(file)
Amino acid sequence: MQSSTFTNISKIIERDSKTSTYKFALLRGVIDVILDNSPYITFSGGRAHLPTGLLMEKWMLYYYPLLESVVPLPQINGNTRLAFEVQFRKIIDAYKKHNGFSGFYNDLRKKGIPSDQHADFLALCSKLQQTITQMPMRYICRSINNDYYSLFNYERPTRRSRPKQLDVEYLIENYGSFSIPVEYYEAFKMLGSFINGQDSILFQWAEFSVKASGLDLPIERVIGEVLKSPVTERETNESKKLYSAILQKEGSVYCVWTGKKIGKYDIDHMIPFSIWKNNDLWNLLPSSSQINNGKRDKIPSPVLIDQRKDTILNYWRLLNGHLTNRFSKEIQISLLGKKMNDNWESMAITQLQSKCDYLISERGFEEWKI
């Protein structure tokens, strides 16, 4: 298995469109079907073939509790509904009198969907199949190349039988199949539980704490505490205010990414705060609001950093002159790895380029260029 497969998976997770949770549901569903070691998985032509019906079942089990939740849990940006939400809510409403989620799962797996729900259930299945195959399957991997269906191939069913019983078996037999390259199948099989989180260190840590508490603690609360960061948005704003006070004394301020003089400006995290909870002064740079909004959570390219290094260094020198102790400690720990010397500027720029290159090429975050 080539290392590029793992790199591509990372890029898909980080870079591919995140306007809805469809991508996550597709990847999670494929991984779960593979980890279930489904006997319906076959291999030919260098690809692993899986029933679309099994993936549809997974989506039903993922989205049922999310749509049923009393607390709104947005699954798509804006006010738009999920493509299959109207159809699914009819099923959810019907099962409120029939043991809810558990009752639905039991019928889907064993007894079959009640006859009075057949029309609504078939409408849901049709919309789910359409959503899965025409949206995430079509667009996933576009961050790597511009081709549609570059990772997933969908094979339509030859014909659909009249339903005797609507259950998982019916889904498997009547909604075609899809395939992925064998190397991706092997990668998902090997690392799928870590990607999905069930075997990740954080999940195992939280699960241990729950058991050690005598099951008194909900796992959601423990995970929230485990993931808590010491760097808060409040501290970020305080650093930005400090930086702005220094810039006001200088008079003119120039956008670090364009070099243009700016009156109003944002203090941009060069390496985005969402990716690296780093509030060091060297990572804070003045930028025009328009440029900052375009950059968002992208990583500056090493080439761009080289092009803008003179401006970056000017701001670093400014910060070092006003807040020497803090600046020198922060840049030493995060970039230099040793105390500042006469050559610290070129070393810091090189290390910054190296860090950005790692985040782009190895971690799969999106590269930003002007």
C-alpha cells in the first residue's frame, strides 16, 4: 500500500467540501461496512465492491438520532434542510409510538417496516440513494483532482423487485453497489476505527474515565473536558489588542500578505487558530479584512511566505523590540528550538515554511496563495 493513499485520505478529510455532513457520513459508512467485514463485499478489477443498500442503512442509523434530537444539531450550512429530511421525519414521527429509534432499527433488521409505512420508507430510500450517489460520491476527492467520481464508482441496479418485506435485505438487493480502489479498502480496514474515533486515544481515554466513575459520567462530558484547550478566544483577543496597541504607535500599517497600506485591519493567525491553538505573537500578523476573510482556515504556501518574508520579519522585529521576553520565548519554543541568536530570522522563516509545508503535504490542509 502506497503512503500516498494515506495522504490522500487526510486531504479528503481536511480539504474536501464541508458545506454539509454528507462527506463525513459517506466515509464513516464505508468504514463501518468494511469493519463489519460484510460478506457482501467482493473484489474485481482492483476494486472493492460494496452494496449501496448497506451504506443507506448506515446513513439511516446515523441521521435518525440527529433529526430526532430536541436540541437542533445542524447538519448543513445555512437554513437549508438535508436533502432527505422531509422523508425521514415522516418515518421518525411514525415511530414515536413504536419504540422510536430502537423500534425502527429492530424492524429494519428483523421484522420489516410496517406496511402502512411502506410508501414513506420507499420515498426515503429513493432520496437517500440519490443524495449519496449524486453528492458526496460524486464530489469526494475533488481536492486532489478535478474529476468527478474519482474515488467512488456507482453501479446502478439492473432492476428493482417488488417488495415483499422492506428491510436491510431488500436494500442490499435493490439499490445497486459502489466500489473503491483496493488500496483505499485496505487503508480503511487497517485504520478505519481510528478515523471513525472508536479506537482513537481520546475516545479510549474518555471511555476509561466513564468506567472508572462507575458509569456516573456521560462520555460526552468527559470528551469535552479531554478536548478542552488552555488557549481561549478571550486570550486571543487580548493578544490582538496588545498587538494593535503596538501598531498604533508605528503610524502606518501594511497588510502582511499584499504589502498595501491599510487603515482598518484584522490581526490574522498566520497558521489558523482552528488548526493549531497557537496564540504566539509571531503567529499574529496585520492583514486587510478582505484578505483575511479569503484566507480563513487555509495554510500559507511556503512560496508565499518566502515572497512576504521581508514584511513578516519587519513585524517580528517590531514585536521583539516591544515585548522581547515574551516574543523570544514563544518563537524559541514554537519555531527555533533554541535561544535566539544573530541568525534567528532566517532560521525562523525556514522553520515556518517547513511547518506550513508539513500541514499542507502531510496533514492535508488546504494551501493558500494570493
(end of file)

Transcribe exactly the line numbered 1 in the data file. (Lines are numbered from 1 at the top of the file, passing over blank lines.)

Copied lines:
Amino acid sequence: MQSSTFTNISKIIERDSKTSTYKFALLRGVIDVILDNSPYITFSGGRAHLPTGLLMEKWMLYYYPLLESVVPLPQINGNTRLAFEVQFRKIIDAYKKHNGFSGFYNDLRKKGIPSDQHADFLALCSKLQQTITQMPMRYICRSINNDYYSLFNYERPTRRSRPKQLDVEYLIENYGSFSIPVEYYEAFKMLGSFINGQDSILFQWAEFSVKASGLDLPIERVIGEVLKSPVTERETNESKKLYSAILQKEGSVYCVWTGKKIGKYDIDHMIPFSIWKNNDLWNLLPSSSQINNGKRDKIPSPVLIDQRKDTILNYWRLLNGHLTNRFSKEIQISLLGKKMNDNWESMAITQLQSKCDYLISERGFEEWKI